We would not expect markets to collapse again as they did in March, given the level of state intervention and the prevailing ‘whatever it takes’ narrative. But as previous recoveries have shown, there are often several chances to invest on the way up and we would caution against the assumption we are already out of the reflation stage and heading towards recovery and a new bull market. As has been the case many times before, we are perhaps not as far around the clock as those giant discounting machines in the shape of equity markets are signalling. For us, the global economy is still around the 8pm mark, based on fundamentals, while equities have rushed ahead to 10pm – and with tough times ahead, patient investors might do well to reset their watch.

 


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The information and opinions provided should not be construed as advice for investment in any product or security mentioned, an offer to buy or sell units/shares of Funds mentioned, or a solicitation to purchase securities in any company or investment product. Always research your own investments and (if you are not a professional or a financial adviser) consult suitability with a regulated financial adviser before investing.

Issued by Liontrust Fund Partners LLP (2 Savoy Court, London WC2R 0EZ), authorised and regulated in the UK by the Financial Conduct Authority (FRN 518165) to undertake regulated investment business. This document should not be construed as advice for investment in any product or security mentioned, an offer to buy or sell units/shares of Funds mentioned, or a solicitation to purchase securities in any company or investment product. Examples of stocks are provided for general information only to demonstrate our investment philosophy. It contains information and analysis that is believed to be accurate at the time of publication, but is subject to change without notice. Whilst care has been taken in compiling the content of this document, no representation or warranty, express or implied, is made by Liontrust as to its accuracy or completeness, including for external sources (which may have been used) which have not been verified. It should not be copied, faxed, reproduced, divulged or distributed, in whole or in part, without the express written consent of Liontrust. Always research your own investments and (if you are not a professional or a financial adviser) consult suitability with a regulated financial adviser before investing.  


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Morningstar Views: How Is the U.S. Economy Handling COVID-19 So Far?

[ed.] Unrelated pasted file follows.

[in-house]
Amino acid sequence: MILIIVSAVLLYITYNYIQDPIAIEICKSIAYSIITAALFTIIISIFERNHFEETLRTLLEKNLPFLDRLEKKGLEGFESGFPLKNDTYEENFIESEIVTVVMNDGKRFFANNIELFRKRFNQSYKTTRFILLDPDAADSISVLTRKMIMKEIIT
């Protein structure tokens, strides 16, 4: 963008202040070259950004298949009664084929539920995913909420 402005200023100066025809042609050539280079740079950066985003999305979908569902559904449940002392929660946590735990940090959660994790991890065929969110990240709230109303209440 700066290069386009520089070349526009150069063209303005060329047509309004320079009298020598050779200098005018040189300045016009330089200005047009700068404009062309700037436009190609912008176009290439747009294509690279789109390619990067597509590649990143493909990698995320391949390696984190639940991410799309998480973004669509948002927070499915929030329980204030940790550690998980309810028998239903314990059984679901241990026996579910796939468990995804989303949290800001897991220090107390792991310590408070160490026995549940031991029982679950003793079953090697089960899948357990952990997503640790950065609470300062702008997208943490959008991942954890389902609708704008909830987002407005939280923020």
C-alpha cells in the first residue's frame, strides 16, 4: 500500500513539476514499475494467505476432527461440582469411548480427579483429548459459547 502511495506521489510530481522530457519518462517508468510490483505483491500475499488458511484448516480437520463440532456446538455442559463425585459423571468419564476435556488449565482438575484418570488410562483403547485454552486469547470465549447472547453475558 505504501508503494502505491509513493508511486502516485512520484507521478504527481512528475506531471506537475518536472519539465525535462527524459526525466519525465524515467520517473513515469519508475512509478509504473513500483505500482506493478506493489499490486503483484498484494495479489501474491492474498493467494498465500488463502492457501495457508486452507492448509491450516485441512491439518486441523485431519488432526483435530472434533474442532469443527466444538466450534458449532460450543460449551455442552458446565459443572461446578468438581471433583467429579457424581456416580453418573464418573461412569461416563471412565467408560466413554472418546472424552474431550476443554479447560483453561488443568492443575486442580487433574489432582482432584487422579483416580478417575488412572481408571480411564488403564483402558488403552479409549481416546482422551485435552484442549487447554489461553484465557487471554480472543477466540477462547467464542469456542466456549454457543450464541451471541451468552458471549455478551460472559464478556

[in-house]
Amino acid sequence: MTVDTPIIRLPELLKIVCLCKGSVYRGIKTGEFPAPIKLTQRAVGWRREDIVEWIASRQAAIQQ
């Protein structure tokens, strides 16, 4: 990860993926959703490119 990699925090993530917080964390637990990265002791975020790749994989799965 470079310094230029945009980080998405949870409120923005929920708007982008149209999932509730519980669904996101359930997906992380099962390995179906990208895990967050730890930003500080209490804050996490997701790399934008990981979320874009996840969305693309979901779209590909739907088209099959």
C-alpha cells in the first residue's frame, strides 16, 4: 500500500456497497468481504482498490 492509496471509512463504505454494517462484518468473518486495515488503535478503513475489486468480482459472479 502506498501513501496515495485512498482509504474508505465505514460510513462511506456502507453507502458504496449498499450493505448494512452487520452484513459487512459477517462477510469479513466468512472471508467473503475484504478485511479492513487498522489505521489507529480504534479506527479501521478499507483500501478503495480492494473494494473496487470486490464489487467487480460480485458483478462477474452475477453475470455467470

By Preston Caldwell, equity Analyst, Morningstar.

Fiscal stimulus is already substantially boosting economic activity. 

After several months of dour data rolling in for the U.S. and global economies, the surprisingly positive U.S. jobs report on June 5 and retail sales report on June 16 have given investors a glimpse of the recovery from the coronavirus. For the United States in particular, an economic recovery from trough April levels is clearly underway, thanks to lessened social distancing plus unprecedentedly large fiscal stimulus. These factors should continue to play out in the second half of 2020, though there will be some bumps on the road to recovery.

We expect broad vaccine availability in the first half of 2021, clearing the way for a full normalization of economic activity in the U.S. and abroad. In the meantime, fiscal stimulus is playing a crucial role in limiting the knock-on economic damage from the virus. Private income has actually surged thanks to the stimulus. A good deal of the extra income is supporting spending, but the saved portion is bolstering household and firm balance sheets, which should lay the groundwork for a robust recovery. So far, signs of long-run economic damage appear small, as evidenced by the rapid rebound in employment in hard-hit industries in May. We expect robust catch-up growth in the years following 2020. By 2024, we think that the U.S. GDP level will recover to just 1% below our pre-COVID-19 expectation.

Even with May’s surprise rebound in employment and retail sales, broad indicators of U.S. economic activity point to a double-digit GDP decline in the second quarter. Activity was down sharply for key indicators through April, and total employment in May was still 13.5% below January levels.

source 1
Source: US. Bureau of Economic Analysis, U.S Bureau of Labor Statistics, Morningstar.

The overall drop in activity has far surpassed the peak-to-trough decline during the Great Recession. This is especially the case for personal consumption. The 19.4% drop in (nominal) personal consumption from January to April 2020 dwarfs the 3.9% drop from June 2008 to March 2009; in fact, this year’s drop is by far the largest in the post-

World War II era.

source 2

Source: US. Bureau of Economic Analysis, U.S Bureau of Labor Statistics, Morningstar.

Among the components of consumer expenditure, consumer services has created the bulk of that disparate impact. In a typical recession, spending on consumer services (which accounts for about 70% of total personal consumption) is largely unscathed. This time, the need to social distance has caused many consumer services to be among the hardest-hit parts of the economy. While the monthly data doesn’t cover the components of consumer services spending, the industry-level employment data suggests that restaurants, hotels, air travel, and personal services (for example, hair salons) have seen the greatest declines.

The thundering rebound in retail sales in May points to rapidly improving consumer sentiment. However, overall personal consumption probably didn’t recover as strongly in May, given that retail sales don’t incorporate consumer services spending. If we assume that services spending was still down around 12%-14% in May (versus January levels), then overall personal consumption was still down about 10%, even incorporating the surge in spending on goods.